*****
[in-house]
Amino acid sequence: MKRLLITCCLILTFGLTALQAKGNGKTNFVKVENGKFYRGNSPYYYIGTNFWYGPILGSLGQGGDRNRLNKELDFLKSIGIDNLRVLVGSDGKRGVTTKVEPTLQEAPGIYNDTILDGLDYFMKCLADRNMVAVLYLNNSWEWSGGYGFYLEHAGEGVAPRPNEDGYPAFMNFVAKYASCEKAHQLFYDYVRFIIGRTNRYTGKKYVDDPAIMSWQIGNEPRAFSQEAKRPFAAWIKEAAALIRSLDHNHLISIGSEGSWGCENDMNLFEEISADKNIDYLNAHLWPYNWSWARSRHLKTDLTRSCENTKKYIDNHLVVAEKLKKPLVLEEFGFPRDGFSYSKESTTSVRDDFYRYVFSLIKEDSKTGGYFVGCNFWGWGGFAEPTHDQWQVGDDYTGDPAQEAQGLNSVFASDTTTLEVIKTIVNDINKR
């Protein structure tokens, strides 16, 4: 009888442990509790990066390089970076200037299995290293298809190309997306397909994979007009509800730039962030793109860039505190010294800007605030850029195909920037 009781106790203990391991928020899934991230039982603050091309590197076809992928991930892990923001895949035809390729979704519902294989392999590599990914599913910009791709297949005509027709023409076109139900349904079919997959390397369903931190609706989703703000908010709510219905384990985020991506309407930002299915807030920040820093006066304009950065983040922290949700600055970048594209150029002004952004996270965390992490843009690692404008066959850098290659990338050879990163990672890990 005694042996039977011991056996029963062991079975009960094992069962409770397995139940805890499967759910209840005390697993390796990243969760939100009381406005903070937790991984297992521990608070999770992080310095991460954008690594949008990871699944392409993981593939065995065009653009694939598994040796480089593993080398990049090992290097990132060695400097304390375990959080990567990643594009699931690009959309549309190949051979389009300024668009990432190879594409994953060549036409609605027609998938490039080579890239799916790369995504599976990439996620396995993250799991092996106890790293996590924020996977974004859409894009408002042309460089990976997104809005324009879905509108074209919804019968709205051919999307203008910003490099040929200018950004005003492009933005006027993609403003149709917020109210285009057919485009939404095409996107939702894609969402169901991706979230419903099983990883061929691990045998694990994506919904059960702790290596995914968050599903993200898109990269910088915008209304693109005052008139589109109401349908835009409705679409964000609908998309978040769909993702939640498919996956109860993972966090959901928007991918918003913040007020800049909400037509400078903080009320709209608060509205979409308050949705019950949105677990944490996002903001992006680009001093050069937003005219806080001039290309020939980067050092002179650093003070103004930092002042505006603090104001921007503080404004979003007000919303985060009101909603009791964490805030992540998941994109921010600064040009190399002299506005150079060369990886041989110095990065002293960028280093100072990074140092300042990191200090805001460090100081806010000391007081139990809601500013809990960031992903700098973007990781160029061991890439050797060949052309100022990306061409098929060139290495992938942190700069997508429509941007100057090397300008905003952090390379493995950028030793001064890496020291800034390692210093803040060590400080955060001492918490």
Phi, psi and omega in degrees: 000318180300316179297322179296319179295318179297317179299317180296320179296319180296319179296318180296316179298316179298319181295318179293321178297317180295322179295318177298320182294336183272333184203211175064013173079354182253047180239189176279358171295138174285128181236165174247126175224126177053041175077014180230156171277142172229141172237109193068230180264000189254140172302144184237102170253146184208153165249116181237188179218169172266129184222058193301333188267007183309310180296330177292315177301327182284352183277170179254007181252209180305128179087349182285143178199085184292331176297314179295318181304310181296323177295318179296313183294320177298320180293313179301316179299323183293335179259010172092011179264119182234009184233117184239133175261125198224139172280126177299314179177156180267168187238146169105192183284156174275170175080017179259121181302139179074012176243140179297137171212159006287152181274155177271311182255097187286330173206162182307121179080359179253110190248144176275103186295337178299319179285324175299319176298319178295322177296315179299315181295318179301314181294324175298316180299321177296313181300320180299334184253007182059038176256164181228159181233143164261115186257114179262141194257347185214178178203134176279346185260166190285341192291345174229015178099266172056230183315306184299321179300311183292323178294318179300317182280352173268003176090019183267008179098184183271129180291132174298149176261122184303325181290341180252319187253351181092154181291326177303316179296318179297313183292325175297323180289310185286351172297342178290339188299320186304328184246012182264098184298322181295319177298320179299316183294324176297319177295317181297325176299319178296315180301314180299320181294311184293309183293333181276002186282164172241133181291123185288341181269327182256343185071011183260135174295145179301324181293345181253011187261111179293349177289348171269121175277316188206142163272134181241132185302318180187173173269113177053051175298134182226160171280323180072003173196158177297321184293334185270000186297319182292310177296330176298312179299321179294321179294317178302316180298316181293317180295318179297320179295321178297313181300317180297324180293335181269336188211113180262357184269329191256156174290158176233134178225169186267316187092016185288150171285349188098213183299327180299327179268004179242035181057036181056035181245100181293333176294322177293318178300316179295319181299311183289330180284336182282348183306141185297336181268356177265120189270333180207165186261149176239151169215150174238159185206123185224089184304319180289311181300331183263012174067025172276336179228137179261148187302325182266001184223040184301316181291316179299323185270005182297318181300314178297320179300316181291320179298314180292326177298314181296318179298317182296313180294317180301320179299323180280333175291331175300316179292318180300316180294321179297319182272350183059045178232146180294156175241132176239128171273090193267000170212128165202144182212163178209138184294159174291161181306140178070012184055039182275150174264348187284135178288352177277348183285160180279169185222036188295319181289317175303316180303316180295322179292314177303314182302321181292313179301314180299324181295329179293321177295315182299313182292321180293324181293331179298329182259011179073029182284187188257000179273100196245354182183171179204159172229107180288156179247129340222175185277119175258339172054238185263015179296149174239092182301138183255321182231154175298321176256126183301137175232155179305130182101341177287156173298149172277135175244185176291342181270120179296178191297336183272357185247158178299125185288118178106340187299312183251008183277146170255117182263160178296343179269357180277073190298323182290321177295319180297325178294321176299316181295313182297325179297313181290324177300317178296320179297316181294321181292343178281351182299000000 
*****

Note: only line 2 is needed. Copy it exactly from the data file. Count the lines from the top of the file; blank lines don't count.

Amino acid sequence: MKRLLITCCLILTFGLTALQAKGNGKTNFVKVENGKFYRGNSPYYYIGTNFWYGPILGSLGQGGDRNRLNKELDFLKSIGIDNLRVLVGSDGKRGVTTKVEPTLQEAPGIYNDTILDGLDYFMKCLADRNMVAVLYLNNSWEWSGGYGFYLEHAGEGVAPRPNEDGYPAFMNFVAKYASCEKAHQLFYDYVRFIIGRTNRYTGKKYVDDPAIMSWQIGNEPRAFSQEAKRPFAAWIKEAAALIRSLDHNHLISIGSEGSWGCENDMNLFEEISADKNIDYLNAHLWPYNWSWARSRHLKTDLTRSCENTKKYIDNHLVVAEKLKKPLVLEEFGFPRDGFSYSKESTTSVRDDFYRYVFSLIKEDSKTGGYFVGCNFWGWGGFAEPTHDQWQVGDDYTGDPAQEAQGLNSVFASDTTTLEVIKTIVNDINKR